Who knew that amongst the quiet farms of Lancaster County, major medical discoveries are happening?
A few weeks ago, we were all fascinated by an impeccably researched dive into health care in the “Plain” (Amish and Mennonite people) community by Sara Talpos in Mosaic Science. Given our location in Pennsylvania, it’s a topic of special interest to us. What really stood out was the information about the Clinic for Special Children in the nearby town of Strasburg.
The Clinic for Special Children was founded by Holmes Morton in order to help children of the Plain community with rare genetic disorders. Due to their religious beliefs, these people have chosen to isolate themselves from the rest of the world. This keeps the gene pool from expanding and leaves the community plagued by genetic mutations uncommon in the outside world.
Holmes Morton worked for Children’s Hospital of Pennsylvania when he encountered a four-year old boy suffering from brain damage. After the boy turned one, his health took a sudden turn for the worse. Morton learned there were other children in the community with the same symptoms. For years, doctors had assumed these sick children had “Amish Cerebral Palsy.”
Desperate to ease the child’s pain, Morton traveled to Lancaster to study the community and this disorder. Morton discovered the children were suffering from GA1, a metabolic disorder. GA1 prevents children from properly breaking down certain proteins. As they get older, they may experience seizures, become non-ambulatory and lose the ability to communicate. He worked directly with the community and was able to develop a formula to treat the children.
Since then, the clinic has discovered several other genetic disorders. It continues to grow and expand services to help these children and the larger community. While these disorders are rare, the Plain community isn’t the only one that is affected. Patients from abroad, including Iraq and Puerto Rico, have traveled to Lancaster to be treated.
With a budget of $2.8 million, no reimbursements and quickly advancing diseases, the Clinic must utilize resources wisely. Inspired by the Mosaic piece, I sought out and met with Adam Heaps, the Administrative Director of the Clinic, to discuss their methods of discovering and treating new illnesses.
How are you able to maintain a relationship with the community and receive so much support?
I think our [founding] story is what creates a strong relationship. We aren’t “medical tourists” here. A lot of people come, take some samples, do their research and leave without even telling the community what they have learned. We are rooted in the community here and are treating our patients.
How does your limited budget make you different from hospitals like CHOP? Is it difficult to work around?
Our budget this year consisted of $2.8 million. A third of that money comes from benefits. The Plain community will host benefit auctions where they sell quilts, mugs, etc. Proceeds are then donated to us. $2.8 million may seem like a lot, but it really isn’t when we are trying to accomplish what we are doing here.
Another portion of our budget comes from interested outside professionals. We work with these professionals to use their resources for answers when ours may not have the capabilities to do so. We also aren’t in competition with the local hospital. We can still easily send blood samples to them and receive the answers we need.
We don’t use model organisms or cellular studies for research, but we can partner with places like Franklin & Marshall who will use students and grants to get the research done.
How do your methods differ from a large hospital since you work with the Amish and Mennonite?
We have to consider time, money and media. These people don’t have health insurance, so costs need to be low. We actually don’t accept health insurance because of it. Commercial organizations can be expensive. We can do the same tests for $75 and offer results within an hour. Waiting for results from a commercial institute could take up to a week or longer. With severe life threatening disorders, it’s crucial to treat patients immediately. The faster we treat them, the healthier they will be. This will also lower the chance of future hospital visits. Often, when treating cases like this, patients have to be checked twice a week. Our families may not even have a method of transportation and a taxi costs a dollar per mile. By being placed directly in the community, we can check them easily.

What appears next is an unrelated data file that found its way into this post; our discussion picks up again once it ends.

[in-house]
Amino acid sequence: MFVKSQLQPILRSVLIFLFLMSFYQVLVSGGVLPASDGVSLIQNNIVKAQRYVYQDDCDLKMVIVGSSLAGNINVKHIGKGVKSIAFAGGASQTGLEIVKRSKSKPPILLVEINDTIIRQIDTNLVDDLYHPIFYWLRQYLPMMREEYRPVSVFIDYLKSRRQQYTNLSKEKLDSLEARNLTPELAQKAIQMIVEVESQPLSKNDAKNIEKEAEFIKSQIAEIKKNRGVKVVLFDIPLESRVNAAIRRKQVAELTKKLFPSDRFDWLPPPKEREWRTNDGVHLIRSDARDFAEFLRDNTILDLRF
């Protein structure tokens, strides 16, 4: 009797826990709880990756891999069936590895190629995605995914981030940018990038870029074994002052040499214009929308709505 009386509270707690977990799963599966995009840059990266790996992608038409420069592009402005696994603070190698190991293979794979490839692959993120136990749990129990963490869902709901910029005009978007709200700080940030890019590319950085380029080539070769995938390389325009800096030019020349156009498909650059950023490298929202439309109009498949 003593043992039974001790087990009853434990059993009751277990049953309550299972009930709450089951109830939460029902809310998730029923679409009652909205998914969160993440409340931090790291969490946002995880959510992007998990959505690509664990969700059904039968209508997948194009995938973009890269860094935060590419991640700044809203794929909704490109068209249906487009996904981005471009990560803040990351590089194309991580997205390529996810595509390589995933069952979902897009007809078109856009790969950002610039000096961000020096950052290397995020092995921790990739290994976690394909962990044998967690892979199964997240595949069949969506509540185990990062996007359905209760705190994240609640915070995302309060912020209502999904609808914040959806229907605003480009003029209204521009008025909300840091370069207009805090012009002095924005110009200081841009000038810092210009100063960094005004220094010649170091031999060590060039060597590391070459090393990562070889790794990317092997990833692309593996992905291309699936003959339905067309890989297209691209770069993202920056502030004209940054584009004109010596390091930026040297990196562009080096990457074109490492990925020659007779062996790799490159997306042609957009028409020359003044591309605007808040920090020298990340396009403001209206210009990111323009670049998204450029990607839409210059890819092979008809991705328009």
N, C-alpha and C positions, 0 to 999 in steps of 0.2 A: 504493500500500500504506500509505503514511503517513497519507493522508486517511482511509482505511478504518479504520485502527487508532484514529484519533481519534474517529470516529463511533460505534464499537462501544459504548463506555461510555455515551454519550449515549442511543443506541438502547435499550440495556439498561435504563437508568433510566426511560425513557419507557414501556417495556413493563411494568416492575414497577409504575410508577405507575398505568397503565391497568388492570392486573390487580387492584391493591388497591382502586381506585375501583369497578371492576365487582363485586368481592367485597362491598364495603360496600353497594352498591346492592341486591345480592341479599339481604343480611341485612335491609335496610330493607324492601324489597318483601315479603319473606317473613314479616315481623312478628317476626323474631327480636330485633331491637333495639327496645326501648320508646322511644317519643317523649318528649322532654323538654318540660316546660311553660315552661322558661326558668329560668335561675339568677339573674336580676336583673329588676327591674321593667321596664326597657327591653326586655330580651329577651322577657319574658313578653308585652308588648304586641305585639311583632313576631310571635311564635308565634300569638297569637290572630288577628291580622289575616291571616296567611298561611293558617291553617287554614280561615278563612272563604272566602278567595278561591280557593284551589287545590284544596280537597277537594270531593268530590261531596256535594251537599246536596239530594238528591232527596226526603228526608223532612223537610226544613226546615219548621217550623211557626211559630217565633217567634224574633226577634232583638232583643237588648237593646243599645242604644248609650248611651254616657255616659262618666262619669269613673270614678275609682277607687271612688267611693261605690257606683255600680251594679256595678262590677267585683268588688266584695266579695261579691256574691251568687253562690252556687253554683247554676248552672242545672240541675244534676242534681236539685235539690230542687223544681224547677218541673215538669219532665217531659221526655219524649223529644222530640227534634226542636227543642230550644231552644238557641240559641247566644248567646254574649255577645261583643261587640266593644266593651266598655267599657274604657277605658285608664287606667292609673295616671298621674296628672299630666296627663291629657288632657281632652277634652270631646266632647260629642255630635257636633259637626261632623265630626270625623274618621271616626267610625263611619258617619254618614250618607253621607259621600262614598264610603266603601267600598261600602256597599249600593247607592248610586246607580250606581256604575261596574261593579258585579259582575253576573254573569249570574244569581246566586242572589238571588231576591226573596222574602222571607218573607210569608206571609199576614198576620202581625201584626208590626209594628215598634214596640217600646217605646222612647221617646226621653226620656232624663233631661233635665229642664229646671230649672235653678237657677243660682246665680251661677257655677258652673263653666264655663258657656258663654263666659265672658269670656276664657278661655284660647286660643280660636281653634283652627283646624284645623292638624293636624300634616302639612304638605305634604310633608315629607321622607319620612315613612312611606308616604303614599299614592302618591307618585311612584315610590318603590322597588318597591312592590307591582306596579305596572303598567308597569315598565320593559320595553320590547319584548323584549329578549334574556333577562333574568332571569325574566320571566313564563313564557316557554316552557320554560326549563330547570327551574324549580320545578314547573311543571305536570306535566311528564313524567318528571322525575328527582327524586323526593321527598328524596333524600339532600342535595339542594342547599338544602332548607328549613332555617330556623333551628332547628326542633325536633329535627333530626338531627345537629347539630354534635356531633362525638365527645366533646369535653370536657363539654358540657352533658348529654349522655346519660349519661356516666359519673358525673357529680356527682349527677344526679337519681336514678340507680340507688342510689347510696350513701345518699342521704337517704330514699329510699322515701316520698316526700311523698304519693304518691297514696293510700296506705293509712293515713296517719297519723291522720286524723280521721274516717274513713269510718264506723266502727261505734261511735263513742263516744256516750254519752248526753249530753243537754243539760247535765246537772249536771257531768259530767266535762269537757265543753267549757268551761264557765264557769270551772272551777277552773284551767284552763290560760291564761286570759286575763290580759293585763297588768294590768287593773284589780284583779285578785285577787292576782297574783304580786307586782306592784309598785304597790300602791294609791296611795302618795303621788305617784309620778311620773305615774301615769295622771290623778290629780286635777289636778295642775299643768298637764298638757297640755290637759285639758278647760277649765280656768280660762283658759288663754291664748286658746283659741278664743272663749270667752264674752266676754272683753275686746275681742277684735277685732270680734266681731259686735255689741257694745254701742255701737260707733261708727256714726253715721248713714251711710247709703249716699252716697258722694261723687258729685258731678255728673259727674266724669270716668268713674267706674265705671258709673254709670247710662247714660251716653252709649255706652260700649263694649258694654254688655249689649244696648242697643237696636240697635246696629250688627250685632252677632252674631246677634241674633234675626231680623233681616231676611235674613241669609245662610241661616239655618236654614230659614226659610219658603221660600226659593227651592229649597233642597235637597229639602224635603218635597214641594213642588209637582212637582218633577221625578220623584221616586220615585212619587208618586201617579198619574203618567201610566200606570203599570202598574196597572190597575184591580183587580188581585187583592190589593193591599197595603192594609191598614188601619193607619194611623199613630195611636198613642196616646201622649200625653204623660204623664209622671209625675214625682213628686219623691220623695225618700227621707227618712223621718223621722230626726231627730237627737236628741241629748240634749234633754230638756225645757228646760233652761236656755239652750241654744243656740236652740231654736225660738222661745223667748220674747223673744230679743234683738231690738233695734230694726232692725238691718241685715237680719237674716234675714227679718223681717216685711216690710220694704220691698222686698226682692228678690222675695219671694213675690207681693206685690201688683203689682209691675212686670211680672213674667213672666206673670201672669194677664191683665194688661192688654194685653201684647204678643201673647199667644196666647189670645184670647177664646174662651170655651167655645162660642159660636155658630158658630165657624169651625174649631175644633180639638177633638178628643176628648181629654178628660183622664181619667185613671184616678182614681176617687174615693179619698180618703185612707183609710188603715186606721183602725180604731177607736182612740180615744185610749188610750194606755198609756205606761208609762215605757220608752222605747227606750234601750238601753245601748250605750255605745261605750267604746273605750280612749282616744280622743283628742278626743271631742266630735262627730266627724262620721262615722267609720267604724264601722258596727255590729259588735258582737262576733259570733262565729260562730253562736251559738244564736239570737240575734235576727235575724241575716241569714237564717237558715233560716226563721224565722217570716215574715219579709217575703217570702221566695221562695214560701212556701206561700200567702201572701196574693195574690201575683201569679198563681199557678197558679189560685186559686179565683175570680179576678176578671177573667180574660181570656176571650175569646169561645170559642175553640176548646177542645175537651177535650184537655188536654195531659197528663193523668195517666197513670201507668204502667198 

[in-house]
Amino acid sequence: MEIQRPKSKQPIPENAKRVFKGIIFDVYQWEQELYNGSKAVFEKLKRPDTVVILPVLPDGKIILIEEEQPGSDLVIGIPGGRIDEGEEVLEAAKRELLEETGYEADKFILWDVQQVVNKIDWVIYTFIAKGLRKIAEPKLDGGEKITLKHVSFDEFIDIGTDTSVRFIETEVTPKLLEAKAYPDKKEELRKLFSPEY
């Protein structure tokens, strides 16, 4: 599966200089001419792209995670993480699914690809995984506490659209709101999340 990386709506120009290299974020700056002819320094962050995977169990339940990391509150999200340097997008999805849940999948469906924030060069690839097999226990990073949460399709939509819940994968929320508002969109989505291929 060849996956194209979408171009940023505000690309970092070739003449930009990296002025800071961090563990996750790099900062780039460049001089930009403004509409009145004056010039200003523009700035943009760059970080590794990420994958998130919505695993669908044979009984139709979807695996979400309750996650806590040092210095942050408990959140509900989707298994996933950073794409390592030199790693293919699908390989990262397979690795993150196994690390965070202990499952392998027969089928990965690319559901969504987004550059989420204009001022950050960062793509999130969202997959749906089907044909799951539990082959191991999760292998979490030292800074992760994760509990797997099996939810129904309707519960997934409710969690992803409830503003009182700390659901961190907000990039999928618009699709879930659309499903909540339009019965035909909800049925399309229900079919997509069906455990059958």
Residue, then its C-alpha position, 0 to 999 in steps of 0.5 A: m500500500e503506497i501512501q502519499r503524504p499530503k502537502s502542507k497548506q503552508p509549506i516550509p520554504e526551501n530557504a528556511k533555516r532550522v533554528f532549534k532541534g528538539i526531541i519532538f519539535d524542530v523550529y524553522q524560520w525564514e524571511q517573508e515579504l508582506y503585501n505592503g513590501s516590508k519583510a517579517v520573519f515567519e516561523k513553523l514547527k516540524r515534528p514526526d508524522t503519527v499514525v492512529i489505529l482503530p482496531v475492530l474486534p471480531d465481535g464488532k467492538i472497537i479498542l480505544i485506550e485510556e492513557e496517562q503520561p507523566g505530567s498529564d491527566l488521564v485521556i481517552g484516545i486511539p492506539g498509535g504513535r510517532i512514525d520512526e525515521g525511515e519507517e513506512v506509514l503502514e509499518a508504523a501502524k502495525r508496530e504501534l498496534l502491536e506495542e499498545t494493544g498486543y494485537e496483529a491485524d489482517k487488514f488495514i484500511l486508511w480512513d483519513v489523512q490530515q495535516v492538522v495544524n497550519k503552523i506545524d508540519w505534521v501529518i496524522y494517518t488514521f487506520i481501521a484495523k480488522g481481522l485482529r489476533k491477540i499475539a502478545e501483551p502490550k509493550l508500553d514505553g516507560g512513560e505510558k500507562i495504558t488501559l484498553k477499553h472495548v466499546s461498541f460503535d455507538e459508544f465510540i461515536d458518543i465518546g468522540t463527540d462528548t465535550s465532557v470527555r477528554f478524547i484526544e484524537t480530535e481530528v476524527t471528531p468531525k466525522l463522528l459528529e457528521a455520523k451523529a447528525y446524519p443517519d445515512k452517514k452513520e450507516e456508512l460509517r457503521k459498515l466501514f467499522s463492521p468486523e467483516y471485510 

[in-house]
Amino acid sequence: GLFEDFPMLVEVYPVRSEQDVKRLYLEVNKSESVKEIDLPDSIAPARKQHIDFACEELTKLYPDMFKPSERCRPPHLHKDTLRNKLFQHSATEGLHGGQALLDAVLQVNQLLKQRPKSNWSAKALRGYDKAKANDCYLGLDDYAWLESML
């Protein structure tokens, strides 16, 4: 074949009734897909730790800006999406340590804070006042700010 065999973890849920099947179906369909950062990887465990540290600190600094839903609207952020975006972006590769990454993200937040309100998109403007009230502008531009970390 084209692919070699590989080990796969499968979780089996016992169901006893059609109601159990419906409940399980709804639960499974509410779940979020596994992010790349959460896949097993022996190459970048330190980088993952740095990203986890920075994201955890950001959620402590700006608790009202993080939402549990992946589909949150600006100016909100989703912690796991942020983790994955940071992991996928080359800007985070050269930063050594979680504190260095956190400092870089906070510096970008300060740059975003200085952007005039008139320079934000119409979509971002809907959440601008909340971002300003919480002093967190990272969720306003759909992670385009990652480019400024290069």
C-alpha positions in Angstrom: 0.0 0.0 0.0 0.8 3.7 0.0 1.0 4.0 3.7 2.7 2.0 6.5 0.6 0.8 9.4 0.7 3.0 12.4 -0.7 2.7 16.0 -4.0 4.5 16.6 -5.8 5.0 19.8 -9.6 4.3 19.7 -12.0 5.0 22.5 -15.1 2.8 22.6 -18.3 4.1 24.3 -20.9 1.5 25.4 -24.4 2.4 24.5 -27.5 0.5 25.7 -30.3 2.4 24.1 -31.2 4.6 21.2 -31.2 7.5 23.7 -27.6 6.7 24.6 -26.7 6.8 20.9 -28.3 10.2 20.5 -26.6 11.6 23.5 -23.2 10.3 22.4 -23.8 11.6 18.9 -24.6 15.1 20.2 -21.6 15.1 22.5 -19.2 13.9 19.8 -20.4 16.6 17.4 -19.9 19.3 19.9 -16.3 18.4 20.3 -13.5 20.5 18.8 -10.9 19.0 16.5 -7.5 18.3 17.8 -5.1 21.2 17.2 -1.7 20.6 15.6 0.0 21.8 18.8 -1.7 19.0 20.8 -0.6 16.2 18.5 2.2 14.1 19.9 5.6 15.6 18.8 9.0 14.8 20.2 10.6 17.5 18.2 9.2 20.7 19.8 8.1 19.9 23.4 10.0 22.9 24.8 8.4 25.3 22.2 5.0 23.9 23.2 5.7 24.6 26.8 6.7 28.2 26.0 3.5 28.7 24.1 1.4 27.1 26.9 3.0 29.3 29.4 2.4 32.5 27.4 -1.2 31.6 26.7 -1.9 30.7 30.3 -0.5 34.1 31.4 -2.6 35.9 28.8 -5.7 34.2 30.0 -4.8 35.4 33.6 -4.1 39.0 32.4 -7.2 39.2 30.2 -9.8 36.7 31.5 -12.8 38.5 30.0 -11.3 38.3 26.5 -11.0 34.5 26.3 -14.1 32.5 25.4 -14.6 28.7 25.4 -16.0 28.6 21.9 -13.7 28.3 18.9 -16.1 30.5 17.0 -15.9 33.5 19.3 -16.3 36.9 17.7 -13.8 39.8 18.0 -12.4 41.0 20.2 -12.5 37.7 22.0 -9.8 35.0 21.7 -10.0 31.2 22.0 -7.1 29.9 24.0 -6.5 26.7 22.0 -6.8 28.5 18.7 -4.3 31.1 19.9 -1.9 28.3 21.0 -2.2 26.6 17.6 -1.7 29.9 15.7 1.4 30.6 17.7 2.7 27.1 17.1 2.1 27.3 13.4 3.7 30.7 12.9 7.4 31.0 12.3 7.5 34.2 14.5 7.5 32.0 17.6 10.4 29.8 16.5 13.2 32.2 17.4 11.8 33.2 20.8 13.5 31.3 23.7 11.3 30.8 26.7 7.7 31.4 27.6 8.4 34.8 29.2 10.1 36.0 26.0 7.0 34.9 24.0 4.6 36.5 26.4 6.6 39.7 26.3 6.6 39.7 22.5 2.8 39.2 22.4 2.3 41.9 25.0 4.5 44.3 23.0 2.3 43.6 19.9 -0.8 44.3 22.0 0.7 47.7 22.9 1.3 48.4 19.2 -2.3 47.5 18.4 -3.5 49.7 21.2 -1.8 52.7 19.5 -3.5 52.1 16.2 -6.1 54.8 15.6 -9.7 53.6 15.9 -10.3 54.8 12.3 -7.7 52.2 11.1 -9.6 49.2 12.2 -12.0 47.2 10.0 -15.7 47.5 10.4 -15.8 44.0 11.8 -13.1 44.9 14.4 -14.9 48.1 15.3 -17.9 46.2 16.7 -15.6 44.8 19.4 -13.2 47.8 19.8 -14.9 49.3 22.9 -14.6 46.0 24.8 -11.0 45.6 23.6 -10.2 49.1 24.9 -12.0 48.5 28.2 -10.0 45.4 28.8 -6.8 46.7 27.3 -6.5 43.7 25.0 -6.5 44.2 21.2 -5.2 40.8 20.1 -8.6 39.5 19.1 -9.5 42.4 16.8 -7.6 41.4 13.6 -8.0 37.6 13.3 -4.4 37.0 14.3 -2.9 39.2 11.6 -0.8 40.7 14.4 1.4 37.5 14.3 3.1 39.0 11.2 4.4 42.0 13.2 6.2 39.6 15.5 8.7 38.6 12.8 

We’ve integrated advanced scientific techniques and have an advanced lab. But we have to be selective with the type of media we use. When taking blood samples, we ask patients to use filter paper. They can then drop off the paper to us and we can review the results. The filter paper is great because they can do it as soon as they get up in the morning. The paper tracks circadian rhythms. If we had to wait for patients to come in during the afternoon to have blood drawn, we wouldn’t be able to accurately see how the treatment is affecting them. By afternoon, they’ve eaten and started their day.
We practice Translational Medicine. We take what we learn from our research and translate it into patient care. With GA1, we are able to diagnose a patient in 40 minutes and start providing treatment right away.
Before treating your patients, you have to first discover and research these diseases. Is there a certain process you use?
In the past two years, we standardized our methods. Now we abide by a four-step flow chart. The first step is to evaluate the patient and determine if the child’s problems are from a genetic disorder. If not, they will begin treatment right away. If it is, we will look into the targeted mutation. We know of 200 genetic mutations within the community. If it does not match one of them, then we will do a cytoscan using microarrays. If we still can’t identify the disorder based on that, then we will use Exome Sequencing. All DNA is comprised of 3.5 billion base pairs. We receive one from our father and one from our mother, giving us 7 billion base pairs. Exome Sequencing allows us to review the 1% that encodes protein. This will signify which genes aren’t properly breaking down an enzyme. We want to add a fifth step to the process—whole genome sequencing.